There is, however, words of caution. Two confounding factors were not considered by Cherry. Firstly, natural radiation in the atmosphere from gamma ray flux, charged particles and neutrons all increase with height, see Blumthaler et al (1997) (12). Secondly, natural UVB radiation both increases with height and changes its peak frequency. Exposure to the former could perhaps explain some of the excess cancers which appeared to correlate with transmitter field strength due to location height. Exposure to the latter has been shown to reduce the risk of breast cancer due to increased provision of body (serum) vitamin D, see Lappe (2011) (13). Finally, when Cherry refers to 'all cancers', it is believed here that he his referring merely to all the cancers in his study and not to all known cancers per se.
Cherry(11) has also pointed out the work of Dolk 1997 in the UK, which was both referenced and discussed by Elwood and which produced conclusive results for the Sutton Coldfield transmitter (14) but mixed results for others in the UK. The present author hopes to comment on Dolk's inconclusive findings for all other high power UK transmitters (15) elsewhere and in the near future.
Epidemiologists need to understand the following 'new' science
The crucial point is that with a radio or TV transmitter as far as epidemiology is concerned it simply does not behave like one source. It is not like say a factory chimney emitting PCBS or dioxins being blown in fixed direction by the wind.
There is a main beam from the antenna and often multiple side lobes. There are multiple reflections due to ground topography and even taking the simplistic view that the field strength alone is what counts only people hit by the beam will be affected. Thus in a population as a whole even given a radial ring treatment of analysis, if there are few people in the beam than not in the beam incorrect conclusions will be reached regarding cause and effect.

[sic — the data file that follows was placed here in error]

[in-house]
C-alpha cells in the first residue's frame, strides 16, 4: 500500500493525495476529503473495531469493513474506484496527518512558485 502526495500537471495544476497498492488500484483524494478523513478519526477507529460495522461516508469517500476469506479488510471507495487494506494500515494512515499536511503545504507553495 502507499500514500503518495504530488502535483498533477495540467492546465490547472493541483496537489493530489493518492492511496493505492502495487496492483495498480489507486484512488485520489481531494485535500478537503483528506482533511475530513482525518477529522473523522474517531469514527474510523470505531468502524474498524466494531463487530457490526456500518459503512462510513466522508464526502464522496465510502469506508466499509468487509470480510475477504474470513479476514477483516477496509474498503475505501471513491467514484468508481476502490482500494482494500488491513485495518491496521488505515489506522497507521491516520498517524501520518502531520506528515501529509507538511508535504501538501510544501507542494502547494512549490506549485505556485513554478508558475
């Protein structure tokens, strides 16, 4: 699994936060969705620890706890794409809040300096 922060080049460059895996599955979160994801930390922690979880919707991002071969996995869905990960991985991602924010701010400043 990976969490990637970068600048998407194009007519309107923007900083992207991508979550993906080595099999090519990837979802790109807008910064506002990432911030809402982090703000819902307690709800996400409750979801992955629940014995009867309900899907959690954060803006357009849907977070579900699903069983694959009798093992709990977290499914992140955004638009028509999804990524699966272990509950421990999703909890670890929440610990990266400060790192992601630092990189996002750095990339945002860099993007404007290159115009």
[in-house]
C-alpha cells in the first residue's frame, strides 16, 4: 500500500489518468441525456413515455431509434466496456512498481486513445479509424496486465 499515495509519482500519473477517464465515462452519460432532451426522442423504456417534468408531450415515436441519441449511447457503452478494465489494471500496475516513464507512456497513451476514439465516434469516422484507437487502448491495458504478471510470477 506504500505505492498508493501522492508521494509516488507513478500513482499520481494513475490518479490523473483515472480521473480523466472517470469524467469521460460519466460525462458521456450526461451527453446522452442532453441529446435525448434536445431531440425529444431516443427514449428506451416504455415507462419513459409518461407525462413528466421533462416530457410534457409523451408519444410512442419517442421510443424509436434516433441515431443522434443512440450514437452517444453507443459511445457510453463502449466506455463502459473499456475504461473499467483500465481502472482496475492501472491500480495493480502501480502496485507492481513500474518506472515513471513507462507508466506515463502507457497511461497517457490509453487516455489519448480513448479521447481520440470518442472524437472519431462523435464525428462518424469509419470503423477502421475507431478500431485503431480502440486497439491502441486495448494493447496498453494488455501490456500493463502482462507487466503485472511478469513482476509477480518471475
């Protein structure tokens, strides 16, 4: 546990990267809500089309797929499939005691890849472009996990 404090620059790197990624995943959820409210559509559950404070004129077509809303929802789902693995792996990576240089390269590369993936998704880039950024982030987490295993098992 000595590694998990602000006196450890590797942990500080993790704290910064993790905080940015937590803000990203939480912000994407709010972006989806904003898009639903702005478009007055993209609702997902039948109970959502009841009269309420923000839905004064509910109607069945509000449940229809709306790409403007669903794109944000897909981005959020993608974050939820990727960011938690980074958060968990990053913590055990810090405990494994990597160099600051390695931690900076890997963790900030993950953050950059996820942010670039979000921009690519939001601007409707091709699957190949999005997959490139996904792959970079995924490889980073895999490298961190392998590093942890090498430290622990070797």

Following an initial suggestion of Smith (16,17 ) the present author has developed a quantum mechanical hypothesis further and can predict at least for trees ( possibly for humans as well but there is insufficient data yet) precise geographic locations around any transmitter antenna where there is likely to be increased risk. Biological systems can only be influenced by information at biological rates. Modern pulsed transmissions often pulse at biological rates. The definition of a cancer promoter is an agent which can influence biological reaction rates. In this respect it is possible to speculate that other than high power CW fields with their obvious thermal effects, pulsed emissions are likely to be more biologically potent than non- pulsed emissions . An understanding of the electromagnetic Aharonov-Bohm effect shows the information contained in the modulation of a radio transmission to be in the magnetic vector potential (18-21) which unlike the electric field is not readily attenuated. Thus rather than rethinking safe power levels for transmitters we may need to rethink safe (precise) locations for either transmitter installations and/or residences and public buildings if we wished to totally remove ourselves from risk.
Conclusion and Further work
This is an emerging area and concurring with Elwood on one essential point, much more research is needed. It is the aim of the present author to make revelations and elucidations in this perplexing field in the very near future.
1. Epidemiological Studies of Radio Frequency Exposures and Human Cancer appeared in Bioelectromagnetics Supplement 6;s63-s73 in 2003 (1).
3. Challis (2005) http://www.microwaveheating.wsu.edu/Safety%20-%20MW-%20RF/files/Safety%20of%20RF-Microwave.pdf
7. The Stewart Report 2000, http://www.hese-project.org/hese-uk/en/niemr/power_density_effects.pdf
9. Morton and Phillips, Epidemiology 11(4) July 2000 pS57